gardadore, with those ambient temps the bales should cool off quickly. I started my seedlings way too early and remember panicking as they were exploding with growth as my bales sat cooling. I'd be willing to bet you're planting before Wednesday if you keep your bales wet. My rule of thumb was that if I stuck my thumb in a bale and it felt any warmer than my dinner I didn't plant.
LOL @ Summerkid!!! They may only be 4.5 and 5lbs but are very high jumpers :~p ROFL
The fencing is to keep out deer and bunnies, not to mention the neighbors dogs. It was what we had that was easiest to put up. Next year we will move the garden because we're trying to slowly ammend the packed down clay soil that the yard is made of after the previous owners pushed all the top soil over the hill during construction :~( Grass won't grow and it's a dust bowl to mow. Figured this was the easiest, if not the fastest, way to ammend the soil. The open areas around the garden and bales will have newspaper, cardboard, etc laid down to walk on, kill the weeds and compost into the soil. We'll plant the garden area with grass next spring and have the garden on another section of the non-yard. Slow but should be effective. I hope to plant potatoes in this years straw next year if Kent's potatoes work out well. They sure are growing gangbusters eh, Kent? :~)
Gwen, sorry I didn't answer sooner. I think if you have blossoms this early that you are FAR ahead of the game given where you are located. I think that is great and you are probably expecting too much. Strawbale gardening is not superman. It is merely NO HOE, NO WEED, and NO TILL. Is that right Kent? LOL It is NOT produce over night. Give nature a chance Gwen.
Lana, I am dying to know the answer to Summerkid's question about those teensy dogs.
Gardadore, you are worrying too much about your seedlings, temps, etc. This is not an exact scinece. We are all in different parts of the country and there is NO set way to do them.
Also, I say, back off on the watering some. Watch your plants and you will know if you need to water more. Expecially I have found the melons can't take too much water but they will be the first to let you know if they need more water. Their stems seem to hold water and if they get too much they will rot off at the soil line.
One more thing, I gave all of my plants, especially the tomatoes, a half a cup of Epsom Salts in a 2 gallon container of water the other day and they LOVED it. Please give your roses ES also.
I've been lurking for a while--waiting to get started on my bales. I finally got them started this weekend--hoping to be able to plant in them about a week from now. I'm planning to plant heirlooms tomatoes (Brandywine and Picardy) and Green Striped Cushaw winter squash (they make unbelievably tasty punkin pies!). I've been wondering about Tristar strawberries and have a couple of questions--is it too late to plant Tristar? Do they do OK in straw bales?
Perhaps some of you have some experience with planting strawberries in straw bales and can give me some advice or pointers? I've only planted strawberies once before and that was out in Washington State, not here in West Virginia. I can use all the advice I can get.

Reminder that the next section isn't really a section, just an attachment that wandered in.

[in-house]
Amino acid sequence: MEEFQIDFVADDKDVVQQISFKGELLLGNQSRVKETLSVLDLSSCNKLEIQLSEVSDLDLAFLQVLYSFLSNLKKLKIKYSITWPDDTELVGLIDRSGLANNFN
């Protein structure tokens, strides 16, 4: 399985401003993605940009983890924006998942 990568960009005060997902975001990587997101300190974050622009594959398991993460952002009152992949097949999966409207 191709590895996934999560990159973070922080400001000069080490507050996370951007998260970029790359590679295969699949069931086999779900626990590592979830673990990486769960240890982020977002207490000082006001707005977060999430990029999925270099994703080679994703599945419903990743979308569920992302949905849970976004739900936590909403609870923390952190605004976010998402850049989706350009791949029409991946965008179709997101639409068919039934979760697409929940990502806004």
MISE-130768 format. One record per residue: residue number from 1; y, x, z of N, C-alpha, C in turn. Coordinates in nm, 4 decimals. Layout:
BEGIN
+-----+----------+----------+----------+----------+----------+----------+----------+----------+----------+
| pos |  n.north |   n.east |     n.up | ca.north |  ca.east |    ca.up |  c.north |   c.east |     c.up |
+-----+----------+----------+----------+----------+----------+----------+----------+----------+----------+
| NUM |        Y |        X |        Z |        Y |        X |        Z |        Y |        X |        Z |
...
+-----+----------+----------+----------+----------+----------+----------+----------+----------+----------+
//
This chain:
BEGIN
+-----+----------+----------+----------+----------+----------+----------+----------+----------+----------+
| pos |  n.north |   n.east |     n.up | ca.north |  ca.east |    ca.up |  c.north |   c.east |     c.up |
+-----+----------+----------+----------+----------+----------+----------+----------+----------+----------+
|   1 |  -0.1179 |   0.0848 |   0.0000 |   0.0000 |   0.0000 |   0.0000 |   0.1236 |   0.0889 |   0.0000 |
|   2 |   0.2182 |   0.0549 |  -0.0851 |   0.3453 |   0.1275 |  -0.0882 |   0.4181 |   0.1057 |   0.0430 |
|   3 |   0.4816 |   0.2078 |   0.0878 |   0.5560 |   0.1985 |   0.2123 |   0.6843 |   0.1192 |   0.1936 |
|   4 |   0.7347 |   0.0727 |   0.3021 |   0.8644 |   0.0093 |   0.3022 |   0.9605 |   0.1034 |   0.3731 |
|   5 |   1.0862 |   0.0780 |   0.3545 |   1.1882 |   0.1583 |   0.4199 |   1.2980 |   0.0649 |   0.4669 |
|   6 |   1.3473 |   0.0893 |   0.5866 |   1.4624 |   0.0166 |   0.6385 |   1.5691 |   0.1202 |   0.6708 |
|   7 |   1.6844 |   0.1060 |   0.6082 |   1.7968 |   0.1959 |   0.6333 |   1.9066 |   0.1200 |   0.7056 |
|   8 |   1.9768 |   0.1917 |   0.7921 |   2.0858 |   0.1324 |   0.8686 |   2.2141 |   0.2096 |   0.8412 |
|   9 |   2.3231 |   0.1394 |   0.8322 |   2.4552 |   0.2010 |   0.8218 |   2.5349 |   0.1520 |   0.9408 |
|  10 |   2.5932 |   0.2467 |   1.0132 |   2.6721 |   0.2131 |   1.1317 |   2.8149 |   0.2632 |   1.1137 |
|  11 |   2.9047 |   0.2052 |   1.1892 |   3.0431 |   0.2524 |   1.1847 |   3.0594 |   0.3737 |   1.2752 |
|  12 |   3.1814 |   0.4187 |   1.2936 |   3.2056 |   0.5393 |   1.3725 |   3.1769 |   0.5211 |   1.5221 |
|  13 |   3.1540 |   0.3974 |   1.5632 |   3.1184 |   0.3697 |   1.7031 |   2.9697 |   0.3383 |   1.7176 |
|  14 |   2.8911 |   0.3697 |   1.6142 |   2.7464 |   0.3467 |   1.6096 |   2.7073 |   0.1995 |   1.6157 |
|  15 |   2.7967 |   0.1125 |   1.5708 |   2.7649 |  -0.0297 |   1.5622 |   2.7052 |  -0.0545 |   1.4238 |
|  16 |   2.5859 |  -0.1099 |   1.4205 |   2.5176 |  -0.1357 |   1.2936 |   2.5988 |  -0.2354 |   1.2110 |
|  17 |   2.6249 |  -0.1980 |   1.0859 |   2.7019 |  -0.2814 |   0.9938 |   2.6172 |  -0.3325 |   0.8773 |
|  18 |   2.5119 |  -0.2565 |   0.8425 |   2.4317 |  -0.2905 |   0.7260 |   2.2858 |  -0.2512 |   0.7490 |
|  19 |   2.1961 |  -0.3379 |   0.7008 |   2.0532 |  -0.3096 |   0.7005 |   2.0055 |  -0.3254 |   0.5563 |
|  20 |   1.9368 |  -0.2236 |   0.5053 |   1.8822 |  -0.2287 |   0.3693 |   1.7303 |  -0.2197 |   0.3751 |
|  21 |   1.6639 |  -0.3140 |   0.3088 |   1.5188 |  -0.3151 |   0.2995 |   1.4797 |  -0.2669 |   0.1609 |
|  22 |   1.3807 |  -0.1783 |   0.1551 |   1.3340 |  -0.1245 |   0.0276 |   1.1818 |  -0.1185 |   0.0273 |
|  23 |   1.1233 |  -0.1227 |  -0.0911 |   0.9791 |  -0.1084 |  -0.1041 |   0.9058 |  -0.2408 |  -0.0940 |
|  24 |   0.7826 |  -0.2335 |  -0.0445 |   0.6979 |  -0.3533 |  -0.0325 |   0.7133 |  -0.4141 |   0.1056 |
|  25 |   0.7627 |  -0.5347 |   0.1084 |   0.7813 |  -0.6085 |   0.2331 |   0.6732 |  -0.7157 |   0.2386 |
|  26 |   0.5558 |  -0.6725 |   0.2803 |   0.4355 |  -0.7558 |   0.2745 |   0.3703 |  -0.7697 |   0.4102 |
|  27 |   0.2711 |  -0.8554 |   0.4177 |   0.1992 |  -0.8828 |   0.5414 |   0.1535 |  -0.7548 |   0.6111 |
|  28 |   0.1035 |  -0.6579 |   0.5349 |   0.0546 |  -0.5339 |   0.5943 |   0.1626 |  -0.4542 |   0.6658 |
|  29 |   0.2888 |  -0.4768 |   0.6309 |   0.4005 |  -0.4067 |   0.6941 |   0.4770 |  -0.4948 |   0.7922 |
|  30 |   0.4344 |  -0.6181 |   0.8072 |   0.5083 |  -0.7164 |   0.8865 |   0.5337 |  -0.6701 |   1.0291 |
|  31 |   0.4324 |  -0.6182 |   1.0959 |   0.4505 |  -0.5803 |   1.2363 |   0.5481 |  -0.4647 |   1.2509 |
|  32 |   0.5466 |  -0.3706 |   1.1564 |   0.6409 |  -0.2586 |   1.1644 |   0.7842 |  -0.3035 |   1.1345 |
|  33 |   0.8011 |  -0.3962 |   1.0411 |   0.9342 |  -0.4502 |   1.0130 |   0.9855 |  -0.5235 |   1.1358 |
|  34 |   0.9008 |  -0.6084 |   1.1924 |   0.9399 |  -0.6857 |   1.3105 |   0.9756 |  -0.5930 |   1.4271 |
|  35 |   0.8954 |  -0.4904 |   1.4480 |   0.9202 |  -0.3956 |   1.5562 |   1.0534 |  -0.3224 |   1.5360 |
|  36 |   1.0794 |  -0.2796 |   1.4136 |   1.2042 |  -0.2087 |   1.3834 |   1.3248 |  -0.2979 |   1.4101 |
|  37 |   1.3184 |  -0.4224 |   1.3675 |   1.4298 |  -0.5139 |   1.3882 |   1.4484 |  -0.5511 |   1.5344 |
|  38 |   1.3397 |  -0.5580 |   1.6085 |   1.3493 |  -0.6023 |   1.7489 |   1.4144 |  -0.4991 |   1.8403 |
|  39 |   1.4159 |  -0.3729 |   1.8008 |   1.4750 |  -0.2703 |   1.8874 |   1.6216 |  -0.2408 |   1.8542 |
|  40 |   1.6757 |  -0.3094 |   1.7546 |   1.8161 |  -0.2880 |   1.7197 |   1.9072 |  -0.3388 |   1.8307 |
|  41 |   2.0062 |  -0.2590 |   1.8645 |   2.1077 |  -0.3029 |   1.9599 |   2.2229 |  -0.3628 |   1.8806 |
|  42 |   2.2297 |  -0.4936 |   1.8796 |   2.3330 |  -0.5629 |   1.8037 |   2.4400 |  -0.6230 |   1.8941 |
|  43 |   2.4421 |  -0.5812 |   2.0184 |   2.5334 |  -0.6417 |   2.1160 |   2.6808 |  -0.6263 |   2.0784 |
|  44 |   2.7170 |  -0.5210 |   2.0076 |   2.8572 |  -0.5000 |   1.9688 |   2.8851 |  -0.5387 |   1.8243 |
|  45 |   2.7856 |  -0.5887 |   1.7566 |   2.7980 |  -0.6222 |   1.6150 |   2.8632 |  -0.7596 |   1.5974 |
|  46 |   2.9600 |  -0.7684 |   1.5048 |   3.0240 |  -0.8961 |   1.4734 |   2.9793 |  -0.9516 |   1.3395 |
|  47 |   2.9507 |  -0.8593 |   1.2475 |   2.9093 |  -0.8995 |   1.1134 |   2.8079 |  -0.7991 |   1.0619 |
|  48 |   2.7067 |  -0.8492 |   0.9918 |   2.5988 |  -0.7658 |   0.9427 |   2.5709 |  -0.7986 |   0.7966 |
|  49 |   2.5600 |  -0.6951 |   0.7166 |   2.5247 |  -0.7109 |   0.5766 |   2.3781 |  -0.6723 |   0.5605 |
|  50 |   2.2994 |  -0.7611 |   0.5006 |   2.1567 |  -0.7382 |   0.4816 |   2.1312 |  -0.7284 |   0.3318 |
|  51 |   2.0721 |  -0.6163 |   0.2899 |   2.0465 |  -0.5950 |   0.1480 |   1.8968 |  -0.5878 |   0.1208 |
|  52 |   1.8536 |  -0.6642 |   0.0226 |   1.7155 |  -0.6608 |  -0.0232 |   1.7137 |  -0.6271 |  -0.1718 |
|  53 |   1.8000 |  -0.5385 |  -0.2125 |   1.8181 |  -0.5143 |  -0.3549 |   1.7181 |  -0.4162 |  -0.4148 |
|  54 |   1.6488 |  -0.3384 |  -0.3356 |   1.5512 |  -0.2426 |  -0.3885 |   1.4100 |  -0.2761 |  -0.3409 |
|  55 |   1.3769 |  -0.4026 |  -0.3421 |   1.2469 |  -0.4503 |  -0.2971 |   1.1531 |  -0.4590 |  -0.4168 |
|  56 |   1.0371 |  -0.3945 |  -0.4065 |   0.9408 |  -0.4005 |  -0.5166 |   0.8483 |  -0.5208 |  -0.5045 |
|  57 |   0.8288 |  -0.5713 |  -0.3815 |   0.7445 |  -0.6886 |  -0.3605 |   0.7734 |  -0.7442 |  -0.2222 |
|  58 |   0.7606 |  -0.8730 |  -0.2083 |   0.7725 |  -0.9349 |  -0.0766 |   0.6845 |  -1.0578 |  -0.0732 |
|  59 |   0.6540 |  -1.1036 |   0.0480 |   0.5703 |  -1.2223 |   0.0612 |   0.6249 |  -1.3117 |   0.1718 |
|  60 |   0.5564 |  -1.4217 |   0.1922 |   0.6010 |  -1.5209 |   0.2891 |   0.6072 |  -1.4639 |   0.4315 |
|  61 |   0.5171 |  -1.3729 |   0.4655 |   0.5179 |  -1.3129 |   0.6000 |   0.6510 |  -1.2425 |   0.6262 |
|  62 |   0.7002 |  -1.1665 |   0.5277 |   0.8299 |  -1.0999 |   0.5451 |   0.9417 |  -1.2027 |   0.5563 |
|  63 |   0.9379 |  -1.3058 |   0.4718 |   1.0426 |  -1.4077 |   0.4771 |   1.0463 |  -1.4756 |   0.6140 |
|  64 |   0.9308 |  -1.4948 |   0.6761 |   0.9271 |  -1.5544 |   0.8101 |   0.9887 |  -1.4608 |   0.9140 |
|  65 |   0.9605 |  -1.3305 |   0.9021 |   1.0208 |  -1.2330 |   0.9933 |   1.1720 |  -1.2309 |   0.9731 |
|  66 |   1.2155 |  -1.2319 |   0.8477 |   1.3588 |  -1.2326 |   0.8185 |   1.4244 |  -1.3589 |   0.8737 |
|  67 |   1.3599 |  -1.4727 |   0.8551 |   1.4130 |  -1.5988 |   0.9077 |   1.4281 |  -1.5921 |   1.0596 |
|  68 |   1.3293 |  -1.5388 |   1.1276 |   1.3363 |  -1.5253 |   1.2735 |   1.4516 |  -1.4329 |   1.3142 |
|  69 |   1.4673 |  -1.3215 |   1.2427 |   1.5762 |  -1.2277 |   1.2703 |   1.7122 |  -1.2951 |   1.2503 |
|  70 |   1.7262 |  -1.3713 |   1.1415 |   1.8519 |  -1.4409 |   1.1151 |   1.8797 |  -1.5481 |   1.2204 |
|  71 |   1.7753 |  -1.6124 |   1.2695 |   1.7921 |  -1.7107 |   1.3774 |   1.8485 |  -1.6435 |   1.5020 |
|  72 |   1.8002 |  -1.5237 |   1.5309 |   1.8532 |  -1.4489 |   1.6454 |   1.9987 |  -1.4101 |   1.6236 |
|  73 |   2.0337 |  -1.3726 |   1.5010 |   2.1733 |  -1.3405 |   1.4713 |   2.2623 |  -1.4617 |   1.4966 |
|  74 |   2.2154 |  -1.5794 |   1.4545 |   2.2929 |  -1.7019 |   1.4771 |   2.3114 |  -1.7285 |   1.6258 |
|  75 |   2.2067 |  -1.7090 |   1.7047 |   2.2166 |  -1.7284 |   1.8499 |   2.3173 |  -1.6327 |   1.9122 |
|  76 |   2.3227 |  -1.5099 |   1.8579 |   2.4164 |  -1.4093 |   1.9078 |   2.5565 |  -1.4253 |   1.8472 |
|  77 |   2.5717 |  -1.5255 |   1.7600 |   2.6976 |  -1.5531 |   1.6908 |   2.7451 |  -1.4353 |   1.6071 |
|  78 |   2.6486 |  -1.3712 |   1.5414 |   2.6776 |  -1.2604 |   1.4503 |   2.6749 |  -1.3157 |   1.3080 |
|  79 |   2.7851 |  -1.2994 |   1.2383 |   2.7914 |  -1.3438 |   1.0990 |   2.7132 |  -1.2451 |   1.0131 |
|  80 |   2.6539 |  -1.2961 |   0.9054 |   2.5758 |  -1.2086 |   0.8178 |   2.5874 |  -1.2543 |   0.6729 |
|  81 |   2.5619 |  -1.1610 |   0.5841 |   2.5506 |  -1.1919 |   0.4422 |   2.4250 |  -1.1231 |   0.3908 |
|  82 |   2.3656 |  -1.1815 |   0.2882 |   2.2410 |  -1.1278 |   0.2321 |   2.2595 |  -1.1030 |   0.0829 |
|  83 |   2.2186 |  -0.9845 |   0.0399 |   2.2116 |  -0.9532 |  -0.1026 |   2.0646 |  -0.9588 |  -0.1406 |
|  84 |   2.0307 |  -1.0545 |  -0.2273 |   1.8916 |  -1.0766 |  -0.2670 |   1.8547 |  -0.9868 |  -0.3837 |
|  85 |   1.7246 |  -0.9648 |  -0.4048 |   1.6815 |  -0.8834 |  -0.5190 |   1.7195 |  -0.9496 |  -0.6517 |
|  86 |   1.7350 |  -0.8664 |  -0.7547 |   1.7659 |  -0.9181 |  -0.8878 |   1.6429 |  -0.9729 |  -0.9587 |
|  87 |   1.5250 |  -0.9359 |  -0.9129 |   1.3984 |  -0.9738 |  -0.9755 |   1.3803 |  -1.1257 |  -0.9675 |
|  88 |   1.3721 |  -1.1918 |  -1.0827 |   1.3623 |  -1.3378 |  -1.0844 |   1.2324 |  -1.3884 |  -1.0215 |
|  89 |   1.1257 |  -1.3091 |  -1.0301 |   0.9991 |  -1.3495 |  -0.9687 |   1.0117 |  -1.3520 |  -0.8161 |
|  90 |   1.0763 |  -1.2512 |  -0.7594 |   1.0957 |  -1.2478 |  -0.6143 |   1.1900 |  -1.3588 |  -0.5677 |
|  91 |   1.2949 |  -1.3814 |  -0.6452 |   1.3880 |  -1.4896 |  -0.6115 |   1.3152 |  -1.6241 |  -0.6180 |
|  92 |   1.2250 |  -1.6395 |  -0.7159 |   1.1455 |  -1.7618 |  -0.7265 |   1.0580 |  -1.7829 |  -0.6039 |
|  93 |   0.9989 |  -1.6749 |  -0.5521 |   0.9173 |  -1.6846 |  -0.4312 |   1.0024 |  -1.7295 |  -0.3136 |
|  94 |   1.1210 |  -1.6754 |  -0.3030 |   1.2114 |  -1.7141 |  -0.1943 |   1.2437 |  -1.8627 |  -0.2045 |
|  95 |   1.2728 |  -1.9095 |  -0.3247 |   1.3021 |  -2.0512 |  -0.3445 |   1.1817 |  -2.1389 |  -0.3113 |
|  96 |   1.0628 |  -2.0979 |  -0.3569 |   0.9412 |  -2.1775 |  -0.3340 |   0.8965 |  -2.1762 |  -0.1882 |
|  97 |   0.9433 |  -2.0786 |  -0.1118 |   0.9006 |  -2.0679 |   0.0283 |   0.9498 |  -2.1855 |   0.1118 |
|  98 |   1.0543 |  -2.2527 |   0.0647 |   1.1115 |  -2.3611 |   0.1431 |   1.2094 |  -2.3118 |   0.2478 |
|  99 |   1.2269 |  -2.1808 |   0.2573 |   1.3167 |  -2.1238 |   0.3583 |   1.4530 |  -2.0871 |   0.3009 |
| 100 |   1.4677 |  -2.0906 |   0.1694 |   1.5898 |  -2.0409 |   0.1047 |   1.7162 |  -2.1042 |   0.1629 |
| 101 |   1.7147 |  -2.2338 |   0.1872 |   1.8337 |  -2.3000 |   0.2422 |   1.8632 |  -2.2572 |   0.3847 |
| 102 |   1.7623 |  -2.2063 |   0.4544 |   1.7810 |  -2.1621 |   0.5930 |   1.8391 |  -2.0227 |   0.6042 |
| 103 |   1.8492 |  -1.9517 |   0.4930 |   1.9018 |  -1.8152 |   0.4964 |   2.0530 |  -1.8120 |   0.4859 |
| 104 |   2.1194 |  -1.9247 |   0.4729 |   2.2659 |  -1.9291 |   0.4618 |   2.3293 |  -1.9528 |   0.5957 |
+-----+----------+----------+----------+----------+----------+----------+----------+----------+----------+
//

Lana: I checked my potatoes and I have some about 1.5 inches in diameter. Beautiful red color. Can't wait for my first pot with lots of Land of Lakes butter, onions, salt, & black pepper. Hot biscuits to sop the gravy. Plus some cayenne pepper on the side!
Jeanette: almost there! No weeding, no hoeing, no tilling!
But, I can see you have definitely been practicing; good girl! :-)
Dmail me your address and I'll send you a Junior Deputy sticker!!
I think I'll give my tomatoes a dose of salts, too.
Kim: glad to have you with us! No experience with strawberries, but someone will have some input, I'm sure.
I think my peppers are going to be very productive. Lots of fruit. My plants are starting to look a little yellow. Not very bad or anything. How often do you all feed your plants. I've been feeding a solution of alfalfa tea and fish emulsion about every 2 weeks. Do you think I need to feed once a week?
Some of my eggplants are really struggling. They have blossoms but they look absolutely horrible from the flea beetle damage. Haven't seen any beetles since I sprayed but I wonder if they irreparably damaged some of the plants.
Now that's the way to eat potatoes although I have to sneak them because Mrs Bronx is scrutinizing my diet :-(
How do winter crops do in the bales? Have you ever grown cabbage or collards in them through the winter and does the colder weather require any special attention for the bales?
I fertilize with Alfalfa tea and Worm Tea every week. I have really packed my bales full, though, almost using Square Foot Gardening techniques, so I figure I need to supply more nutrients. Things are doing great here, tomatos have flowers, basil and wildflowers growing underneath them. The mellons are flowering as well. All, in all, they are doing as well or better than my in-ground versions. This really helped me to increase my planting without having to expand my garden.
Gosh Tim, you are in zone 5 and have all of that stuff blooming etc. How did you keep them warm enough to grow? Yesterday was our "last chance of frost" day. And my plants look like it. They are doing good and I have a hoophouse over them but not like what yours sound like. But, I only put 2 plants in each bale. Show us some pictures.
Jnette; I don't know what happened, but I got into the pic's. So will give you a peek. I think this was around a week ago. They look a little ragged to me but they seem to be straightining out some. They are now to the point I need to start tiying them up. Now I need to get a pic of the melons. lol